College Consulting FAQ
WHY ARE JUNIOR YEAR GRADES SO IMPORTANT? ARE THEY REALLY AS BIG A DEAL AS PEOPLE MAKE THEM OUT TO BE?
Foremost, colleges place the greatest emphasis on students’ junior year academic performances. For students who struggled in the first two years of high school, 11th grade provides an opportunity to show intellectual growth and increased maturity. For students who have done well in the first two years, it is equally important to avoid a drop in performance as the academic rigor increases.
Equally important, junior year is when students tend to take ACT® or SAT® exams. Many schools value these scores as much as a high school transcript, so students will devote much of their extracurricular time to studying.
HOW MANY COLLEGES DO MOST STUDENTS APPLY TO?
Most students apply to between 9 and 13 colleges: 3-4 safeties, 4-5 targets, and 2-4 reaches.
WHAT IS THE DIFFERENCE BETWEEN EARLY DECISION (ED) AND EARLY ACTION (EA)?
An Early Decision (ED) plan asks the student to apply months before the Regular Decision deadline, generally in the first two weeks of November. This is a binding decision: if accepted under an ED plan, the student must attend the school. As a result, a student may only apply to one school under an ED plan. However, unless otherwise stated, a student can apply Early Decision to one school and Early Action or Rolling to others. Admissions decisions are normally made by the end of December. If accepted, the student is required to withdraw his/her applications from all other colleges or decline any acceptances already received.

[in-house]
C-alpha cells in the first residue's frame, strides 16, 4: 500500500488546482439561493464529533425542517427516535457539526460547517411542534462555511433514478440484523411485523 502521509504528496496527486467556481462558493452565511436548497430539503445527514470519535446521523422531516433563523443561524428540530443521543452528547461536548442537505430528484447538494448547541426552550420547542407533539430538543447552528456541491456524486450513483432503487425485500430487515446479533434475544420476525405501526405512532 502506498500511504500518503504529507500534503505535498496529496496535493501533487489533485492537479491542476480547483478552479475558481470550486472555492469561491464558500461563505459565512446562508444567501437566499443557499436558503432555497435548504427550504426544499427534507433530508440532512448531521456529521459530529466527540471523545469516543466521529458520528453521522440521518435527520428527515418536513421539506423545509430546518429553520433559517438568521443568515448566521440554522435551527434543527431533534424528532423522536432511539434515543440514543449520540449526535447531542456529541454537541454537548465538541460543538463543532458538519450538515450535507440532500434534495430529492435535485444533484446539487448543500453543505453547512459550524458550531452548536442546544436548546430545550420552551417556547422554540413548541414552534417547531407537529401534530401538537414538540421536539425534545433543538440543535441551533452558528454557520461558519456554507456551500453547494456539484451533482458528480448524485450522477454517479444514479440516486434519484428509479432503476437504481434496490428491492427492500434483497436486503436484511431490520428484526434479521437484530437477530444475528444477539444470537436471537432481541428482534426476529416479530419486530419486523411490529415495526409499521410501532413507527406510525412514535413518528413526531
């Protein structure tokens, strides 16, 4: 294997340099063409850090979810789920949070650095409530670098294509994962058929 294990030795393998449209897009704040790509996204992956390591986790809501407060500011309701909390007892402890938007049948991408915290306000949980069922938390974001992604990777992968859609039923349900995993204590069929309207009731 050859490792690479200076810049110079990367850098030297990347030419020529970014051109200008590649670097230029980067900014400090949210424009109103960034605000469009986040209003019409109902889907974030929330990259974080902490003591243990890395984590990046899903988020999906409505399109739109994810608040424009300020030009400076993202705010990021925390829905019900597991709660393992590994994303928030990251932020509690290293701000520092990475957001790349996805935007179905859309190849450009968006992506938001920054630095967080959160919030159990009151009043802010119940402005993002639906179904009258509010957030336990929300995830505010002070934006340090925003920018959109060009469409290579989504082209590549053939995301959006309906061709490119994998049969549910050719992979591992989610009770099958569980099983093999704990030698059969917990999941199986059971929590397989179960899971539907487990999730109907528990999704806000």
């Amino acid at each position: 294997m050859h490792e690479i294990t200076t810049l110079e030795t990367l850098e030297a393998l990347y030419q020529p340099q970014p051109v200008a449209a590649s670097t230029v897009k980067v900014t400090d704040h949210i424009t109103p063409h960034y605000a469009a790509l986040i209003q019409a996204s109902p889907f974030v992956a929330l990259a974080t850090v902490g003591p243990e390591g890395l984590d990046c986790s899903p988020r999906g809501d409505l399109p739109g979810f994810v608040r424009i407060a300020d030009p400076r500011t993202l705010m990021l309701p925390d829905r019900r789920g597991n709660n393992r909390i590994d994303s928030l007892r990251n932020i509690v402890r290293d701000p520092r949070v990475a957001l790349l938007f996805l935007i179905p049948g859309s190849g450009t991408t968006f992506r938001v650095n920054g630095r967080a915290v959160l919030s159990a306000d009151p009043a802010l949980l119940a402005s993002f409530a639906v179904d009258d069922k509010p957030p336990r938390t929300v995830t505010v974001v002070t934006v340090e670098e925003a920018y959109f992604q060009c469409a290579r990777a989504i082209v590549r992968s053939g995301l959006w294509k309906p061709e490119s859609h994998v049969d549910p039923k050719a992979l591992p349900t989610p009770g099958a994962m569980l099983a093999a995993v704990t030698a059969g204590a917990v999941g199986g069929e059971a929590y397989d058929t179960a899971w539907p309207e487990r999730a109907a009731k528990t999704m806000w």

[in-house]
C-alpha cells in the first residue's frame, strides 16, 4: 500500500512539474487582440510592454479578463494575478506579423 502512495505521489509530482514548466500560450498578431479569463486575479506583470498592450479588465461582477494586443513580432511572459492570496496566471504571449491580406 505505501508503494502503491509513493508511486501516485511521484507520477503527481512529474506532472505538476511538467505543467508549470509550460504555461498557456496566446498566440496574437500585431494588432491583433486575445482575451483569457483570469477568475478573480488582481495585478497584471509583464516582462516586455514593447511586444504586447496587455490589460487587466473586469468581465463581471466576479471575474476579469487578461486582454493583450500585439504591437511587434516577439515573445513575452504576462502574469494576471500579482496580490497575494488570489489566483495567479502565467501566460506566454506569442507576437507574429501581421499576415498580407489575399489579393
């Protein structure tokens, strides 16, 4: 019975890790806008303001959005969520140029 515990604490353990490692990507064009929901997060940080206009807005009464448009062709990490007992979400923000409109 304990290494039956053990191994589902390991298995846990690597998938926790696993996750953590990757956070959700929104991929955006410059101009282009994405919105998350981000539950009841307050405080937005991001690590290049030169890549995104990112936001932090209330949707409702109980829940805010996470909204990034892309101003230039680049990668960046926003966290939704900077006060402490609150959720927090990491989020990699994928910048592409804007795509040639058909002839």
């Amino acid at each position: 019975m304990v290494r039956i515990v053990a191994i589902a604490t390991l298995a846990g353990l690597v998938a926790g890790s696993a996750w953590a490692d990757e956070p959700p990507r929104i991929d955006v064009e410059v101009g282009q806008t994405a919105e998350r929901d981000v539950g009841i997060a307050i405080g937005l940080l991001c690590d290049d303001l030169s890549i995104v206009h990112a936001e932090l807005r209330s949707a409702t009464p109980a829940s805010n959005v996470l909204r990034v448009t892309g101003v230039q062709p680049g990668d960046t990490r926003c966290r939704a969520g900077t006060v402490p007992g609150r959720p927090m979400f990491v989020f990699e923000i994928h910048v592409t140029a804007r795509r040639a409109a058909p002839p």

An Early Action (EA) plan also asks students to submit their applications before the Regular Decision deadline. The distinction is that EA is non-binding, so if a student is accepted to a school under an EA plan, he/she is not obligated to attend. Unless otherwise stated, a student may apply to more than one school, and may also participate in ED/Rolling plans. This is not the case, however, for Single Choice or Restricted Early Action, which prohibit simultaneous applications.
WHAT IS THE STUDENT RESPONSIBLE FOR SUBMITTING? WHAT ABOUT THE HIGH SCHOOL?
Students are responsible for submitting their applications (including any supplements), the application fees, as well as official reports of their standardized test scores. Students may also choose to submit an art portfolio or athletic supplement. Early Decision applicants must also sign the ED Agreement online (along with their parents and guidance counselor).
High schools are responsible for sending a student’s transcript, secondary school report, midyear report, and teacher/counselor recommendations. When applicable, guidance counselors must also send a signed ED agreement.
It is also incumbent upon students to keep an up-to-date Naviance page and ensure their guidance counselors have access to their full college application lists.
WHAT IS THE COMMON APPLICATION?
The Common Application is an online portal that allows students to submit applications to over 400 member institutions. Through the Common Application, students will enter their background information once, as well write an essay in response to one of seven prompts (this is what’s often called the “college essay”). Individual supplements for all member schools are accessible through the Common Application as well.